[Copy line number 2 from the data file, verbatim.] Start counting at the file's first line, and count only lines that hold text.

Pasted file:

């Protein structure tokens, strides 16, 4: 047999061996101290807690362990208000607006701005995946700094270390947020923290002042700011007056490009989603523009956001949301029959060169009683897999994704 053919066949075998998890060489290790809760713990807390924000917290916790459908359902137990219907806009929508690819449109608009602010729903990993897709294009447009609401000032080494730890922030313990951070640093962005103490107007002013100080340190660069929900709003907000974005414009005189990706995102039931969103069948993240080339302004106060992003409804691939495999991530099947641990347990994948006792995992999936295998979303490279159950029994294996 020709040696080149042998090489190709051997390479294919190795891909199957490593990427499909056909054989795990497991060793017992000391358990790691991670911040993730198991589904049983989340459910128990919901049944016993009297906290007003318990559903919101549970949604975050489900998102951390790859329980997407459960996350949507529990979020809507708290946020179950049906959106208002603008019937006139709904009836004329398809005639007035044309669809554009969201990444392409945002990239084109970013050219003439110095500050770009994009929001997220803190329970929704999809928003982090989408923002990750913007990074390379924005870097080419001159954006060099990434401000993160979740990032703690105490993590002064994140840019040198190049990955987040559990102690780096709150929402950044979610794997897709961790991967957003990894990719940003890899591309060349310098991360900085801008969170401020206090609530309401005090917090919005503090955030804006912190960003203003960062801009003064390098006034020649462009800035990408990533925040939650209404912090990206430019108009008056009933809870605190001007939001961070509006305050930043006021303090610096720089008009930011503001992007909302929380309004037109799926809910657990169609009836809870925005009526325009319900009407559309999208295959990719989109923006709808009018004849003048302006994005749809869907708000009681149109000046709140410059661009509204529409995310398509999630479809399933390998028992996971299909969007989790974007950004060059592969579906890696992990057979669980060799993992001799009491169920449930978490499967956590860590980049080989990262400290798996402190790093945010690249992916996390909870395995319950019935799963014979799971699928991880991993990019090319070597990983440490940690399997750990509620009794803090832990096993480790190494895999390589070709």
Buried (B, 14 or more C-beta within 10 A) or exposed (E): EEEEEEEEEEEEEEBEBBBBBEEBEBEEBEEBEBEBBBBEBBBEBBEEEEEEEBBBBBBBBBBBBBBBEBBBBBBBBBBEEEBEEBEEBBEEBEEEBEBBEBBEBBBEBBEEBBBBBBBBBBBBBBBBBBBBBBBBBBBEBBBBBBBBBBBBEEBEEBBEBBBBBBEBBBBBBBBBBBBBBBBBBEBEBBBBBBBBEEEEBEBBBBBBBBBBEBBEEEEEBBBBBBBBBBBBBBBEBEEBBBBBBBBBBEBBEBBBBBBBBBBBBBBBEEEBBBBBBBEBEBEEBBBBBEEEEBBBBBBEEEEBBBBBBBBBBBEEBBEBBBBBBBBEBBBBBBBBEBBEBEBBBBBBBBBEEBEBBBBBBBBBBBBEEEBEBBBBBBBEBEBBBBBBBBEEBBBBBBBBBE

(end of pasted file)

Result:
Buried (B, 14 or more C-beta within 10 A) or exposed (E): EEEEEEEEEEEEEEBEBBBBBEEBEBEEBEEBEBEBBBBEBBBEBBEEEEEEEBBBBBBBBBBBBBBBEBBBBBBBBBBEEEBEEBEEBBEEBEEEBEBBEBBEBBBEBBEEBBBBBBBBBBBBBBBBBBBBBBBBBBBEBBBBBBBBBBBBEEBEEBBEBBBBBBEBBBBBBBBBBBBBBBBBBEBEBBBBBBBBEEEEBEBBBBBBBBBBEBBEEEEEBBBBBBBBBBBBBBBEBEEBBBBBBBBBBEBBEBBBBBBBBBBBBBBBEEEBBBBBBBEBEBEEBBBBBEEEEBBBBBBEEEEBBBBBBBBBBBEEBBEBBBBBBBBEBBBBBBBBEBBEBEBBBBBBBBBEEBEBBBBBBBBBBBBEEEBEBBBBBBBEBEBBBBBBBBEEBBBBBBBBBE